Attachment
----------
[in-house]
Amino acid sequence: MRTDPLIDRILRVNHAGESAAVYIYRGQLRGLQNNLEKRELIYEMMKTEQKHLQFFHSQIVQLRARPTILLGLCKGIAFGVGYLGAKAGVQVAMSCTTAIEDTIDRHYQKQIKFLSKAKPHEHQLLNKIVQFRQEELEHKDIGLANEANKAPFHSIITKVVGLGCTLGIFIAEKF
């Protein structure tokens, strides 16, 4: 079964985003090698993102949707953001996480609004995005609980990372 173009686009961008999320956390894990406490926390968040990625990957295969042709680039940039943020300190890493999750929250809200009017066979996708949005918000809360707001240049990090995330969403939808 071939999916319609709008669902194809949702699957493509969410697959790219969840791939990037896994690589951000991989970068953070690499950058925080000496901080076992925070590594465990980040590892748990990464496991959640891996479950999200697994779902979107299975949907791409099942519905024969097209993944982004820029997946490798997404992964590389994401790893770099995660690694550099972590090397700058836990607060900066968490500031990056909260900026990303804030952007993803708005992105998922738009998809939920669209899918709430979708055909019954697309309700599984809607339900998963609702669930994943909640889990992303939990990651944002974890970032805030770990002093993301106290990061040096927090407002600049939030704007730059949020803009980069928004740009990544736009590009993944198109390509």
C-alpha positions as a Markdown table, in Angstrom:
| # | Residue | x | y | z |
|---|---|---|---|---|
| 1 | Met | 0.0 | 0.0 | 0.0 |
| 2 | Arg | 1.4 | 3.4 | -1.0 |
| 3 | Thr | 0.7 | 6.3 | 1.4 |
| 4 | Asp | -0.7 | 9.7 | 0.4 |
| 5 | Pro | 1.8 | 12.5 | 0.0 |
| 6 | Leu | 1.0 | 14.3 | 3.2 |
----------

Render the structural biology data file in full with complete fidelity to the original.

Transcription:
[in-house]
Amino acid sequence: MRTDPLIDRILRVNHAGESAAVYIYRGQLRGLQNNLEKRELIYEMMKTEQKHLQFFHSQIVQLRARPTILLGLCKGIAFGVGYLGAKAGVQVAMSCTTAIEDTIDRHYQKQIKFLSKAKPHEHQLLNKIVQFRQEELEHKDIGLANEANKAPFHSIITKVVGLGCTLGIFIAEKF
């Protein structure tokens, strides 16, 4: 079964985003090698993102949707953001996480609004995005609980990372 173009686009961008999320956390894990406490926390968040990625990957295969042709680039940039943020300190890493999750929250809200009017066979996708949005918000809360707001240049990090995330969403939808 071939999916319609709008669902194809949702699957493509969410697959790219969840791939990037896994690589951000991989970068953070690499950058925080000496901080076992925070590594465990980040590892748990990464496991959640891996479950999200697994779902979107299975949907791409099942519905024969097209993944982004820029997946490798997404992964590389994401790893770099995660690694550099972590090397700058836990607060900066968490500031990056909260900026990303804030952007993803708005992105998922738009998809939920669209899918709430979708055909019954697309309700599984809607339900998963609702669930994943909640889990992303939990990651944002974890970032805030770990002093993301106290990061040096927090407002600049939030704007730059949020803009980069928004740009990544736009590009993944198109390509």
C-alpha positions as a Markdown table, in Angstrom:
| # | Residue | x | y | z |
|---|---|---|---|---|
| 1 | Met | 0.0 | 0.0 | 0.0 |
| 2 | Arg | 1.4 | 3.4 | -1.0 |
| 3 | Thr | 0.7 | 6.3 | 1.4 |
| 4 | Asp | -0.7 | 9.7 | 0.4 |
| 5 | Pro | 1.8 | 12.5 | 0.0 |
| 6 | Leu | 1.0 | 14.3 | 3.2 |